In response to Russian pressures, European leaders have long sought an alternative gas supply, and they have been supported by the United States. They found a new source in the Shah Deniz field in Azerbaijan, and European governments have backed the construction of a pipeline that would bring the gas straight to Europe, bypassing Russian pipelines.

One of the participating companies in the Shah Deniz consortium, however, is the Naftrian Intertrade Co., or NICO, which is owned by the Iranian government. NICO has only a minority share in the operation, but generally the United States has favored sanctions on foreign joint ventures involving the Iranian government.

Here's the dilemma: Sanctions on the Shah Deniz project could stall the construction of the gas pipeline to Europe. For that reason, the State Department in this case is opposing sanctions on NICO, despite its participation in the joint venture in Azerbaijan.

"If in fact Shah Deniz were to be sanctioned, it would defeat many years of U.S. policy for gas to go from the Caucasus in Central Asia to Europe," explains Ambassador Richard Morningstar, the State Department's special envoy for Eurasia.

In addition, Azerbaijan is strategically important.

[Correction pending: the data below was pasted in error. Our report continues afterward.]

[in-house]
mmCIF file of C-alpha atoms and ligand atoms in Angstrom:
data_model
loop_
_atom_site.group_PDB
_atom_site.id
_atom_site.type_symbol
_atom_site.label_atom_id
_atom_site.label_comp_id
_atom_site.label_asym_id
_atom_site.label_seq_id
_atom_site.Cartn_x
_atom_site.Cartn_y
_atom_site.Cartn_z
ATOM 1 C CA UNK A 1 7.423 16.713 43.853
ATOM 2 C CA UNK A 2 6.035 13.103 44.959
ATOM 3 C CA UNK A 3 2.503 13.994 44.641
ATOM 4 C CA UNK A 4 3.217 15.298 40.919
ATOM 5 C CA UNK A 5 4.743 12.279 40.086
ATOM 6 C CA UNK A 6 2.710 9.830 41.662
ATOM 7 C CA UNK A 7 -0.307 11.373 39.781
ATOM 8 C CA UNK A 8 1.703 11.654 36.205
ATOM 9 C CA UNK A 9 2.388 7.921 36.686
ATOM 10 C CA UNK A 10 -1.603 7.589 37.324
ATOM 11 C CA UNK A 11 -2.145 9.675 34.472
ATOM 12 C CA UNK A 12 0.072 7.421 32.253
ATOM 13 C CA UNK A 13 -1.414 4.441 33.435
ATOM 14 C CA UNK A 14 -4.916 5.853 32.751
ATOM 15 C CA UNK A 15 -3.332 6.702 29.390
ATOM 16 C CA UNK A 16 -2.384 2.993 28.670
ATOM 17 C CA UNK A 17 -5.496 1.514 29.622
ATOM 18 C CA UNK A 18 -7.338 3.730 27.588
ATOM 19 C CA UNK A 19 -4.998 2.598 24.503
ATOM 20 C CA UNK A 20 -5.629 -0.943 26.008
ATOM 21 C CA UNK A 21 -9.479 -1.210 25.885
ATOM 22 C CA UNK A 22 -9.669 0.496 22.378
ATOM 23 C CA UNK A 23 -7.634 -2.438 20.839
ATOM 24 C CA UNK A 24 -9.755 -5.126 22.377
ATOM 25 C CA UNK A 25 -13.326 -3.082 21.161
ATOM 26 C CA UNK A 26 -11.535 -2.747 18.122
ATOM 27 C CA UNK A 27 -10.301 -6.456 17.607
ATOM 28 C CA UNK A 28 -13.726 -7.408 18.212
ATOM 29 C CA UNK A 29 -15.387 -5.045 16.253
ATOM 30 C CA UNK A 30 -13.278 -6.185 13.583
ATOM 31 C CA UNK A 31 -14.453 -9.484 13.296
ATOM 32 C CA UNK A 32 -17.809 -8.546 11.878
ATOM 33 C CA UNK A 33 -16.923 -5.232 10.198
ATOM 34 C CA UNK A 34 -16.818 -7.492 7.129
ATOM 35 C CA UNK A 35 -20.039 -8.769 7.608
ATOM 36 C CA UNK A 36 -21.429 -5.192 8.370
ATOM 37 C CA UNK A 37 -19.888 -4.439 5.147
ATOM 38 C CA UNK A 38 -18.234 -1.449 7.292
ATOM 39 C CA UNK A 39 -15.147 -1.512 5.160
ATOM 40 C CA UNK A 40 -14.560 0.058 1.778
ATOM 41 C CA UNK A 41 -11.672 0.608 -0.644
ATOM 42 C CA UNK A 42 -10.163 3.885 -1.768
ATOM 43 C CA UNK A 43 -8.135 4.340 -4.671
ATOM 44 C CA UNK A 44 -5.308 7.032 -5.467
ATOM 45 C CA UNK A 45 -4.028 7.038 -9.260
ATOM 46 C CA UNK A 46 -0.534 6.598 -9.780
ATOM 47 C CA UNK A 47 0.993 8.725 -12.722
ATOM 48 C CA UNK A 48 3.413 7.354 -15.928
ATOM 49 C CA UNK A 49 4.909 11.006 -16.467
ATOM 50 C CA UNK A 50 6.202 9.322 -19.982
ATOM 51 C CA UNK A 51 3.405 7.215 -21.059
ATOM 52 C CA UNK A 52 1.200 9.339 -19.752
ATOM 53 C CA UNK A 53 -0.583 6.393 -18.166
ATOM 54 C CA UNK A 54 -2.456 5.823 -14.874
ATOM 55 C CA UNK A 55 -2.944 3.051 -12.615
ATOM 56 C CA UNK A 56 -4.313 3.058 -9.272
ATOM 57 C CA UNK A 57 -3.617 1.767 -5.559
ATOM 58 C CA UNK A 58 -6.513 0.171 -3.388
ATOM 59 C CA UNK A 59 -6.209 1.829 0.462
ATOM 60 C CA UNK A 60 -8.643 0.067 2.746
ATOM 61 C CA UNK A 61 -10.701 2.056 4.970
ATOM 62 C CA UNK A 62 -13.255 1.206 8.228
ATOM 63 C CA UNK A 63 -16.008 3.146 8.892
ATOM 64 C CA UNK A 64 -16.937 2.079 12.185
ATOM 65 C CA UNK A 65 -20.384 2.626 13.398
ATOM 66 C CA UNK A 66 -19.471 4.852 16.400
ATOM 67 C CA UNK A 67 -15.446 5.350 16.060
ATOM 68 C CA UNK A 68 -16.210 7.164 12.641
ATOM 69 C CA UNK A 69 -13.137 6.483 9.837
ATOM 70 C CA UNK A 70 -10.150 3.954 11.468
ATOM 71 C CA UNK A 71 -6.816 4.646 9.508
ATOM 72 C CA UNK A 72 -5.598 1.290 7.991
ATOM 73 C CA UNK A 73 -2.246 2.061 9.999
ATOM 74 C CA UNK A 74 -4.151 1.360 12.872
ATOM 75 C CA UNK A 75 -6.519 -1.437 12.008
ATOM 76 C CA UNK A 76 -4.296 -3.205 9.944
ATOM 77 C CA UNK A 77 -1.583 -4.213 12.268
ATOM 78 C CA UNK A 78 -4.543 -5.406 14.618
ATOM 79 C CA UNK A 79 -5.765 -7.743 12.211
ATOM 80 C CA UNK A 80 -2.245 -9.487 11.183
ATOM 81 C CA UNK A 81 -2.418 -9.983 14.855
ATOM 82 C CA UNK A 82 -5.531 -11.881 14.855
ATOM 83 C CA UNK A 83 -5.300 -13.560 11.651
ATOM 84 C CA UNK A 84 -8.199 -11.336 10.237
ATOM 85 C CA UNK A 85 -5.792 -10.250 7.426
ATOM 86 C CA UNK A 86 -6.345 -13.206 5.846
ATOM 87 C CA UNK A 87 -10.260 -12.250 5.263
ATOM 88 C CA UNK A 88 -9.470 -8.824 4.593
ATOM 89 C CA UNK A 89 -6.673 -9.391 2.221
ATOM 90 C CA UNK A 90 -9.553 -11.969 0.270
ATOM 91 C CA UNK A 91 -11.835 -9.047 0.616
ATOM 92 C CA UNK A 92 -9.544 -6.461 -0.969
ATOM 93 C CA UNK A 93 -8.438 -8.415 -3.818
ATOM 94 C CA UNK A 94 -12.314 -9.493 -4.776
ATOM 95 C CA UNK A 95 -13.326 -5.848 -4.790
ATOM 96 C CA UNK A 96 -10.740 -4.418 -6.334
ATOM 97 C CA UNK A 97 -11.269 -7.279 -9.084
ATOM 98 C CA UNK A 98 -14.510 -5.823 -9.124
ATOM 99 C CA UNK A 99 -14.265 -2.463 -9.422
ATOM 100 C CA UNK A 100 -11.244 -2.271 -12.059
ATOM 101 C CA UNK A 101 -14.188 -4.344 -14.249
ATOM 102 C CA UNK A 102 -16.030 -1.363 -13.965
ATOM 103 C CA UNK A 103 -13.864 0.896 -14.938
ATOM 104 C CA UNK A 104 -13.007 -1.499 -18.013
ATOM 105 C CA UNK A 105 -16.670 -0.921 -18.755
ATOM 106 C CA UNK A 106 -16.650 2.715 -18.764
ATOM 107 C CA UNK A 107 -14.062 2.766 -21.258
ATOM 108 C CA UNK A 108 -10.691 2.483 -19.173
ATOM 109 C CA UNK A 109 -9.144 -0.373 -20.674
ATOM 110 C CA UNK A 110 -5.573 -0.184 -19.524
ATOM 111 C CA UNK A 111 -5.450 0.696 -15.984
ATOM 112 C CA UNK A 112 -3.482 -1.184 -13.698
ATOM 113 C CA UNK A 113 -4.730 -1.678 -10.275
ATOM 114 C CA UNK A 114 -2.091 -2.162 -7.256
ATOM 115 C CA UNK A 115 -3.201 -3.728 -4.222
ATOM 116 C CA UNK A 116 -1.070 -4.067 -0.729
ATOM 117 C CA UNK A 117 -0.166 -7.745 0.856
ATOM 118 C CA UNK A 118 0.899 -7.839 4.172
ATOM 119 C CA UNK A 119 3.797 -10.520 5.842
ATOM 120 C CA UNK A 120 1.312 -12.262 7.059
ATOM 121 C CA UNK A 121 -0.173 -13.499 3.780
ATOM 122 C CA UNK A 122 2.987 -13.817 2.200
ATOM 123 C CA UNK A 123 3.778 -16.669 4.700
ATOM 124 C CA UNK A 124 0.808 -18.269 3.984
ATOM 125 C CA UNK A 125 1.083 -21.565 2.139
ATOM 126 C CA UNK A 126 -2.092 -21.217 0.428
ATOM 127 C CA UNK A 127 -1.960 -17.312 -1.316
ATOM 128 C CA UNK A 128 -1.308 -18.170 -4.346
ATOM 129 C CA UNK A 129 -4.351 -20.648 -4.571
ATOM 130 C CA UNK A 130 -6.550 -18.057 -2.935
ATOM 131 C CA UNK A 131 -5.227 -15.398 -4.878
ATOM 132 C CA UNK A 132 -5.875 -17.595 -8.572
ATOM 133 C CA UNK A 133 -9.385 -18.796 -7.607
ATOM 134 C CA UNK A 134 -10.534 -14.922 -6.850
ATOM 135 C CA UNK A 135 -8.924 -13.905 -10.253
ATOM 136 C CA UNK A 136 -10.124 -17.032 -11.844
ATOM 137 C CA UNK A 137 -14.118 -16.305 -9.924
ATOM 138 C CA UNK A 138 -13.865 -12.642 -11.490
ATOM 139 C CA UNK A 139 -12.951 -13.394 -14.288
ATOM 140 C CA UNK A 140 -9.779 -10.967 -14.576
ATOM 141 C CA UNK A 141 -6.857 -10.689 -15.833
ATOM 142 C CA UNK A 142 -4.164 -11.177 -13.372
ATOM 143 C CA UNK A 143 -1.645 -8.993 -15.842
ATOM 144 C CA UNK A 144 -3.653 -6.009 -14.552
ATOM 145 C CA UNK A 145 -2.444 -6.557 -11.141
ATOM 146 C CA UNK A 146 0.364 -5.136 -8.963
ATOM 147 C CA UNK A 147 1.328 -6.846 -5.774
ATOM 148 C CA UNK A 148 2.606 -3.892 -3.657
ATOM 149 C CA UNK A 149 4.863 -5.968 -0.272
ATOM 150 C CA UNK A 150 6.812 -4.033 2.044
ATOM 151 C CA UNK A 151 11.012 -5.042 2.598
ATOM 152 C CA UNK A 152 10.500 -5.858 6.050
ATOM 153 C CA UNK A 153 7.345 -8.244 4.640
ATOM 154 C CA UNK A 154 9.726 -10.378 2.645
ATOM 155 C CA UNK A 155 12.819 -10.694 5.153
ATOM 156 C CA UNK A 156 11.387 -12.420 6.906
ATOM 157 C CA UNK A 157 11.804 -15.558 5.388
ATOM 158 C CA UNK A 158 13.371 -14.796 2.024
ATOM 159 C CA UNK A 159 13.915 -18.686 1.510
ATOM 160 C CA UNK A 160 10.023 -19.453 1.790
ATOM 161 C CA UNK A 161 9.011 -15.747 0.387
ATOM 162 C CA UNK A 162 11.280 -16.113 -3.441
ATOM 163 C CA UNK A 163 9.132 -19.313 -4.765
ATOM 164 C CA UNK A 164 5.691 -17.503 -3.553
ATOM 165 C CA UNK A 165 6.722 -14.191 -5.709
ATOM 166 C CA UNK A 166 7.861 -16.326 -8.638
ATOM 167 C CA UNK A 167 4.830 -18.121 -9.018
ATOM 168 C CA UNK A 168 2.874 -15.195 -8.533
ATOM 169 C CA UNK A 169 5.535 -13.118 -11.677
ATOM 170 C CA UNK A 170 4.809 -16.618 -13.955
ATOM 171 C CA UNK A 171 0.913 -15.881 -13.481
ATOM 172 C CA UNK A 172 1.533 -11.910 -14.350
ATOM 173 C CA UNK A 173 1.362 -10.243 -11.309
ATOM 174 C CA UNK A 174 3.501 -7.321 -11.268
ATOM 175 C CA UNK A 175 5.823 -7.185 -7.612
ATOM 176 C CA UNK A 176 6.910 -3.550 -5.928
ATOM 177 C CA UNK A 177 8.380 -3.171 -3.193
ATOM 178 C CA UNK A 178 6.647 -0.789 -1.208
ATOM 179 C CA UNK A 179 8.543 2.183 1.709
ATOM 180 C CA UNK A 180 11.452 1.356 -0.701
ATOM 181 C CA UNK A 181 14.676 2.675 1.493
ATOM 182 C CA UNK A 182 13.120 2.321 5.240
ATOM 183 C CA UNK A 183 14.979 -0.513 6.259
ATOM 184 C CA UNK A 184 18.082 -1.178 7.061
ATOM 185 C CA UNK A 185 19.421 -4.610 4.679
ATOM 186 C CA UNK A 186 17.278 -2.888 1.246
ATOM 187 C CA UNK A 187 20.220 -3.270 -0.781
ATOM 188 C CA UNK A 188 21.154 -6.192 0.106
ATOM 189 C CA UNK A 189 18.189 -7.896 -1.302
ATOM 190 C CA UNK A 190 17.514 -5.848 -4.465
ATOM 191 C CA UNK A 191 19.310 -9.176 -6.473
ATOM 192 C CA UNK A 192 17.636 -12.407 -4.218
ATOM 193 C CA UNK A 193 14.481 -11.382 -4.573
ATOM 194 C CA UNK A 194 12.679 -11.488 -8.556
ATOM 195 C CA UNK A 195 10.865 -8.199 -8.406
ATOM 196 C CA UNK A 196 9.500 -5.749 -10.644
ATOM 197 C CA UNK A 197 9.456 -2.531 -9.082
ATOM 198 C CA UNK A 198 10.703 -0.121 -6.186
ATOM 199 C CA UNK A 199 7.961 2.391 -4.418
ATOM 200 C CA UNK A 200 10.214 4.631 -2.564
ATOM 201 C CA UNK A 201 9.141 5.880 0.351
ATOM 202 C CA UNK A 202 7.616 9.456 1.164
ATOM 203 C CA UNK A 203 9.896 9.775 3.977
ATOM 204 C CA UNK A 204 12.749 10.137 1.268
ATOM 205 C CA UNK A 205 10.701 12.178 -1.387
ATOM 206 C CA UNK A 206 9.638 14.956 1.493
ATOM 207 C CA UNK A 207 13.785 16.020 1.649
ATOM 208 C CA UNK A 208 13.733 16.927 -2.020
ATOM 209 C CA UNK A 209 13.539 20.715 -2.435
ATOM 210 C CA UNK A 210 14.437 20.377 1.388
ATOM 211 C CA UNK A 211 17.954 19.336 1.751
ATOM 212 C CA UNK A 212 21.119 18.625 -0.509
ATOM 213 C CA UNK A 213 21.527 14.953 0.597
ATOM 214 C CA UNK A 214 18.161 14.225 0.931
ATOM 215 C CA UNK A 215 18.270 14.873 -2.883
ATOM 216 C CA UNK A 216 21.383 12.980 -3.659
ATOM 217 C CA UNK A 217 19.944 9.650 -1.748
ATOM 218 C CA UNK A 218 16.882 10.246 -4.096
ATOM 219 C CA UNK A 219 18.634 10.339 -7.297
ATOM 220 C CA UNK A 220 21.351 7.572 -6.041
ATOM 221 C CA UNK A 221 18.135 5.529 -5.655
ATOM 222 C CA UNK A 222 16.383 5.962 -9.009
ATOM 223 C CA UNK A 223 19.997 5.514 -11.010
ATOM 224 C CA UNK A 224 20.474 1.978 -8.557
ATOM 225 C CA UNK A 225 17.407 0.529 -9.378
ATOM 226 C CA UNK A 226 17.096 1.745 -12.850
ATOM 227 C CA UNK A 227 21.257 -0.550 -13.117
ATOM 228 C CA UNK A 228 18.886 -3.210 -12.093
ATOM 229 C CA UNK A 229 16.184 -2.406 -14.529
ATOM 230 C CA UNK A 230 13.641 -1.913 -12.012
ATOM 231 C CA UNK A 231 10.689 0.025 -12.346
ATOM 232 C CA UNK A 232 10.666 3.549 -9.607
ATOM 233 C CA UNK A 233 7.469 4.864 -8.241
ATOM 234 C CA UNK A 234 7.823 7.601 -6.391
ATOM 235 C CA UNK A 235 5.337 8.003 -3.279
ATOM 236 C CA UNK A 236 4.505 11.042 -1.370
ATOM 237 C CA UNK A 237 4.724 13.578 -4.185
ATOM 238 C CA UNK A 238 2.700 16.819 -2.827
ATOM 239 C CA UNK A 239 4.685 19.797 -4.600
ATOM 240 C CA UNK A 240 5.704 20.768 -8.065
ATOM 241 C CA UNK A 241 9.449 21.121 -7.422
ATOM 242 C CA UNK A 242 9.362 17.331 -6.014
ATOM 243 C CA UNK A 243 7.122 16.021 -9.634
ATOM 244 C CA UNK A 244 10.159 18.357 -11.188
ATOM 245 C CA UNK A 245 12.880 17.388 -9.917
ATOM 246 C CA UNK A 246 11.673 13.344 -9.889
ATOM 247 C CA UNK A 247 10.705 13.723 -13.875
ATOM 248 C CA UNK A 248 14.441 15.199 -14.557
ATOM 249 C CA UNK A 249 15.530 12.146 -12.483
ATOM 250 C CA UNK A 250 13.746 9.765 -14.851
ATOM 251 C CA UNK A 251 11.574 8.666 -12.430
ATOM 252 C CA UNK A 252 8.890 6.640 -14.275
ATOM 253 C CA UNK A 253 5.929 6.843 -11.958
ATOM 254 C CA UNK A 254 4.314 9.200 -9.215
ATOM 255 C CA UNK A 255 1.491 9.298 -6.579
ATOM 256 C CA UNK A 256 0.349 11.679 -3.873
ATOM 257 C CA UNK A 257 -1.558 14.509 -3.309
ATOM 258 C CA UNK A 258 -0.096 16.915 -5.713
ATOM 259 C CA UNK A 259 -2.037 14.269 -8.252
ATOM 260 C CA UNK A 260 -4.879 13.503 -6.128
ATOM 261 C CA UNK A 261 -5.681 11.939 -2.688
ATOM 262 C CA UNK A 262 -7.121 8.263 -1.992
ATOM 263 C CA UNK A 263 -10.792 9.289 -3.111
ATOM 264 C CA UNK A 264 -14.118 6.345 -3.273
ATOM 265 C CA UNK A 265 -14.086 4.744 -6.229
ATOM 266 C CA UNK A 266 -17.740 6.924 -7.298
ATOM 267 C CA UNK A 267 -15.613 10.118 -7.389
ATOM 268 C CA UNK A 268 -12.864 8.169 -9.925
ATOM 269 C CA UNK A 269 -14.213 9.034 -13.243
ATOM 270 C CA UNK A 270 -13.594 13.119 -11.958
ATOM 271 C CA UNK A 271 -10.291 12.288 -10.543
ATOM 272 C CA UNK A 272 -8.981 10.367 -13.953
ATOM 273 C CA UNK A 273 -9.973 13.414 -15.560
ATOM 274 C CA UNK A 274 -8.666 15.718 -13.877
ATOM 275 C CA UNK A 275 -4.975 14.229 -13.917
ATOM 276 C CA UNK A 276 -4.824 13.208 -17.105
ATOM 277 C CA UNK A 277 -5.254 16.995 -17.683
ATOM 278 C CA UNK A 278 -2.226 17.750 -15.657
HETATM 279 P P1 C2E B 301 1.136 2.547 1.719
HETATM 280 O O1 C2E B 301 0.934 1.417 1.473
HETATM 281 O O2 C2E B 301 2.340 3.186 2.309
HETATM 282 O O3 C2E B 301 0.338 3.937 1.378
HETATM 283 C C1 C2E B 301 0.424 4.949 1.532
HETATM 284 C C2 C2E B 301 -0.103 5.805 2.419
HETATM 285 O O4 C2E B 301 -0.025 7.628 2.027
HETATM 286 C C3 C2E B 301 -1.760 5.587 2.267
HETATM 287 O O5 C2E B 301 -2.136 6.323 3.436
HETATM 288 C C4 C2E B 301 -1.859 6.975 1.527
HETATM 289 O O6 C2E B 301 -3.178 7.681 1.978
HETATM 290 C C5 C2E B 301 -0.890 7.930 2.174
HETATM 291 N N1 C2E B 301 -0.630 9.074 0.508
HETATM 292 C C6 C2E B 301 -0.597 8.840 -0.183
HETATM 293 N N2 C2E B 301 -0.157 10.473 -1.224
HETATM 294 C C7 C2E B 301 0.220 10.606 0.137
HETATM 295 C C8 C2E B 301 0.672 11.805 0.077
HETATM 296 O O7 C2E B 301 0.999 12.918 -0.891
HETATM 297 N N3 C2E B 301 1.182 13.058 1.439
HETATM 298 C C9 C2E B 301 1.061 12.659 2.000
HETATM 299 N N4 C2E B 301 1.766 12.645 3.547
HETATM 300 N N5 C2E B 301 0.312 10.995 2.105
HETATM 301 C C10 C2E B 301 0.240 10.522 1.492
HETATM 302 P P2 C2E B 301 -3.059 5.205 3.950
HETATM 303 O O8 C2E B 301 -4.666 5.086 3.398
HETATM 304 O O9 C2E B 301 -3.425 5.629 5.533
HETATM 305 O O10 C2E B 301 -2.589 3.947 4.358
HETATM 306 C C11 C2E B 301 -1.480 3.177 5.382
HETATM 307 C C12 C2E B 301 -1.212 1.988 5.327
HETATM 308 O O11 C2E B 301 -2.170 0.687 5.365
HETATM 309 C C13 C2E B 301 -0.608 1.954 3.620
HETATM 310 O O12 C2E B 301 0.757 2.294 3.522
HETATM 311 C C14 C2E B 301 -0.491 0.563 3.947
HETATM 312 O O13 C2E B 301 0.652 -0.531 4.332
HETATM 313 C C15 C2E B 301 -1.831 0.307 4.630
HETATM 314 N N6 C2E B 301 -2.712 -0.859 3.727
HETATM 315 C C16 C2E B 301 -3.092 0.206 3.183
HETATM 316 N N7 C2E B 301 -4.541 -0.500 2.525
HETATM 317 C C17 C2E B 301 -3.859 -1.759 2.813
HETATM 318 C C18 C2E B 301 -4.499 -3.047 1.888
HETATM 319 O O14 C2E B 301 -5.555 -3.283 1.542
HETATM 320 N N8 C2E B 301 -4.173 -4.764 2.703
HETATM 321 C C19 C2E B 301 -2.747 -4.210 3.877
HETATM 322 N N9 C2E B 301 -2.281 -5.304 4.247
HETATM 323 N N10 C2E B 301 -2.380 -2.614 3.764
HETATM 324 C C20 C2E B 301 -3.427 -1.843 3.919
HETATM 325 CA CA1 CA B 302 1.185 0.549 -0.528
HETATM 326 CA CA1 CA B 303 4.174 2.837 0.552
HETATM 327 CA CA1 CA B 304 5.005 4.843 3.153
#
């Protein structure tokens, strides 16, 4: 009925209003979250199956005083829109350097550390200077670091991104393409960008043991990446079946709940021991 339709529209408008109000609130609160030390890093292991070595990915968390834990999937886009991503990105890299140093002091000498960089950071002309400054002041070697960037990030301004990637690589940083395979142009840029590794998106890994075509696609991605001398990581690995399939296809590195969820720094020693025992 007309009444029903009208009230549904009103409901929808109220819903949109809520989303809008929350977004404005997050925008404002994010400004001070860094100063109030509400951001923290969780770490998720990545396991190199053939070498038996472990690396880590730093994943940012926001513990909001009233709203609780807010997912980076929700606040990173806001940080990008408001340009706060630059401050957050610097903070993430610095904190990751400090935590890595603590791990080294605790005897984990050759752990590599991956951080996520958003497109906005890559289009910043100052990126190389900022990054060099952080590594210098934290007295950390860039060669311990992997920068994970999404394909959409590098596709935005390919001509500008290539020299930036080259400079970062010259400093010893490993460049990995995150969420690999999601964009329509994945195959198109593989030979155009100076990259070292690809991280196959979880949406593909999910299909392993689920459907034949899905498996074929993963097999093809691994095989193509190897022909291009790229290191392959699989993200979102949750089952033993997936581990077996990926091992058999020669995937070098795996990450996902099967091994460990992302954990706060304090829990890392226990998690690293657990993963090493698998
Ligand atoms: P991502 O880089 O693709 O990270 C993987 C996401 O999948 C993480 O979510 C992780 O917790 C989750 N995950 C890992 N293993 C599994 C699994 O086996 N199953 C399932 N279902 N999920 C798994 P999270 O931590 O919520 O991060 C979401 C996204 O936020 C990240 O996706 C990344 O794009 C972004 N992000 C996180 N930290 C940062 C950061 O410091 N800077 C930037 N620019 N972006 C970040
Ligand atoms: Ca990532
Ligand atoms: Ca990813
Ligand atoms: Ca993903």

"It's a secular Muslim state next door to Iran and next door to Russia," says Yergin, whose new book is titled The Quest: Energy Security and the Remaking of the Modern World. "The development of that gas supply is very important to Azerbaijan, to its economics, and its future."

Iran's participation in the Shah Deniz project, of course, is far less significant than its stake in the global oil market.

"NICO owns only 10 percent of the project," Morningstar says. "It's a totally passive investor, so it's not getting any technical benefit or anything."

But the policy decision here is not easy. Advocates of a tough line against Iran don't like the idea of any project that brings that regime money, much less one that gives Iran a toehold in the rapidly growing natural gas business.

On the other hand, the European need for an alternative to Russian gas is undeniable. Policymakers are looking at a potential choice between bad options.

"Either Europe remains dependent on Russia for its natural gas," Dubowitz says, "and faces a situation like it did with the dispute between Russia and the Ukraine, or Europe becomes more and more dependent on Iran."